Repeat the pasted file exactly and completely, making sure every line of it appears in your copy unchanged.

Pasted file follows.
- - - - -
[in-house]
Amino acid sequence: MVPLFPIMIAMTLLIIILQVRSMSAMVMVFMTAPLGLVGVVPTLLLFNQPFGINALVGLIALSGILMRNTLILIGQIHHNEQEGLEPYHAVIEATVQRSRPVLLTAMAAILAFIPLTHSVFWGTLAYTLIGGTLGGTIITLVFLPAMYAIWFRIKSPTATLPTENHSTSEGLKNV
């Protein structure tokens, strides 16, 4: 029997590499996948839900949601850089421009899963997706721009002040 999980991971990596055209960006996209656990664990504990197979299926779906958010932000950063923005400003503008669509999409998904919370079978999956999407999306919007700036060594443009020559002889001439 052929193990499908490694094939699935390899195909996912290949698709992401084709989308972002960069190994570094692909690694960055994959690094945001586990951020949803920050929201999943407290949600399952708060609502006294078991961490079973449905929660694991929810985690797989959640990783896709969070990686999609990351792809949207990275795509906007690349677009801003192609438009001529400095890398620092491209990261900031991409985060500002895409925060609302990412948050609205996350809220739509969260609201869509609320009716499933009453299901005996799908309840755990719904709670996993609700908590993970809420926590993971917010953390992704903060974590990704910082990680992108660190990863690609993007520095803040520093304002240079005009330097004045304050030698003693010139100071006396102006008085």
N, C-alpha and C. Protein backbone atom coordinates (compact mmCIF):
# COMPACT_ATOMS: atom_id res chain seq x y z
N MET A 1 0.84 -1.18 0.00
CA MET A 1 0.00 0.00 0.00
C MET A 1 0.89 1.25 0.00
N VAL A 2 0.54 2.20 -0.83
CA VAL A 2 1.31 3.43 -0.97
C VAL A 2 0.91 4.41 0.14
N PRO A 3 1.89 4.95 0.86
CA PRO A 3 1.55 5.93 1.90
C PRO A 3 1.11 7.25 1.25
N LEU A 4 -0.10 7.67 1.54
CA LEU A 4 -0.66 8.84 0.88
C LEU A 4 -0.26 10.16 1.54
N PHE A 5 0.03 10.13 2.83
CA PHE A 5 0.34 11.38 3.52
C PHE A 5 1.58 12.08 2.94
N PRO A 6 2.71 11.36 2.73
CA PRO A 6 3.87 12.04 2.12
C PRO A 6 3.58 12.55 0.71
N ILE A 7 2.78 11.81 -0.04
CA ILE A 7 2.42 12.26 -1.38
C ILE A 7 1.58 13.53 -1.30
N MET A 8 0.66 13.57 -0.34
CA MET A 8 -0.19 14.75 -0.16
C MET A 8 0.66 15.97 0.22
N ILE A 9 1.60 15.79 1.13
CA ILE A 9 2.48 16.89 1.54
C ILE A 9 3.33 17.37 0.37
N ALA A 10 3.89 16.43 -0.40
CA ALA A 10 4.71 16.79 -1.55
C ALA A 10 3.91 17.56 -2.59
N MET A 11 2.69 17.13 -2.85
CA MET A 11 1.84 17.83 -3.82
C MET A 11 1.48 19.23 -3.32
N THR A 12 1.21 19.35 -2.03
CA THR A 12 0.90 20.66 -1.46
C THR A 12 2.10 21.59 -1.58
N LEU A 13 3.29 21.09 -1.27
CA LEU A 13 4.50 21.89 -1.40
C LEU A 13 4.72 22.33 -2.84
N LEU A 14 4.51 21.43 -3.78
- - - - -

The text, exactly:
[in-house]
Amino acid sequence: MVPLFPIMIAMTLLIIILQVRSMSAMVMVFMTAPLGLVGVVPTLLLFNQPFGINALVGLIALSGILMRNTLILIGQIHHNEQEGLEPYHAVIEATVQRSRPVLLTAMAAILAFIPLTHSVFWGTLAYTLIGGTLGGTIITLVFLPAMYAIWFRIKSPTATLPTENHSTSEGLKNV
């Protein structure tokens, strides 16, 4: 029997590499996948839900949601850089421009899963997706721009002040 999980991971990596055209960006996209656990664990504990197979299926779906958010932000950063923005400003503008669509999409998904919370079978999956999407999306919007700036060594443009020559002889001439 052929193990499908490694094939699935390899195909996912290949698709992401084709989308972002960069190994570094692909690694960055994959690094945001586990951020949803920050929201999943407290949600399952708060609502006294078991961490079973449905929660694991929810985690797989959640990783896709969070990686999609990351792809949207990275795509906007690349677009801003192609438009001529400095890398620092491209990261900031991409985060500002895409925060609302990412948050609205996350809220739509969260609201869509609320009716499933009453299901005996799908309840755990719904709670996993609700908590993970809420926590993971917010953390992704903060974590990704910082990680992108660190990863690609993007520095803040520093304002240079005009330097004045304050030698003693010139100071006396102006008085």
N, C-alpha and C. Protein backbone atom coordinates (compact mmCIF):
# COMPACT_ATOMS: atom_id res chain seq x y z
N MET A 1 0.84 -1.18 0.00
CA MET A 1 0.00 0.00 0.00
C MET A 1 0.89 1.25 0.00
N VAL A 2 0.54 2.20 -0.83
CA VAL A 2 1.31 3.43 -0.97
C VAL A 2 0.91 4.41 0.14
N PRO A 3 1.89 4.95 0.86
CA PRO A 3 1.55 5.93 1.90
C PRO A 3 1.11 7.25 1.25
N LEU A 4 -0.10 7.67 1.54
CA LEU A 4 -0.66 8.84 0.88
C LEU A 4 -0.26 10.16 1.54
N PHE A 5 0.03 10.13 2.83
CA PHE A 5 0.34 11.38 3.52
C PHE A 5 1.58 12.08 2.94
N PRO A 6 2.71 11.36 2.73
CA PRO A 6 3.87 12.04 2.12
C PRO A 6 3.58 12.55 0.71
N ILE A 7 2.78 11.81 -0.04
CA ILE A 7 2.42 12.26 -1.38
C ILE A 7 1.58 13.53 -1.30
N MET A 8 0.66 13.57 -0.34
CA MET A 8 -0.19 14.75 -0.16
C MET A 8 0.66 15.97 0.22
N ILE A 9 1.60 15.79 1.13
CA ILE A 9 2.48 16.89 1.54
C ILE A 9 3.33 17.37 0.37
N ALA A 10 3.89 16.43 -0.40
CA ALA A 10 4.71 16.79 -1.55
C ALA A 10 3.91 17.56 -2.59
N MET A 11 2.69 17.13 -2.85
CA MET A 11 1.84 17.83 -3.82
C MET A 11 1.48 19.23 -3.32
N THR A 12 1.21 19.35 -2.03
CA THR A 12 0.90 20.66 -1.46
C THR A 12 2.10 21.59 -1.58
N LEU A 13 3.29 21.09 -1.27
CA LEU A 13 4.50 21.89 -1.40
C LEU A 13 4.72 22.33 -2.84
N LEU A 14 4.51 21.43 -3.78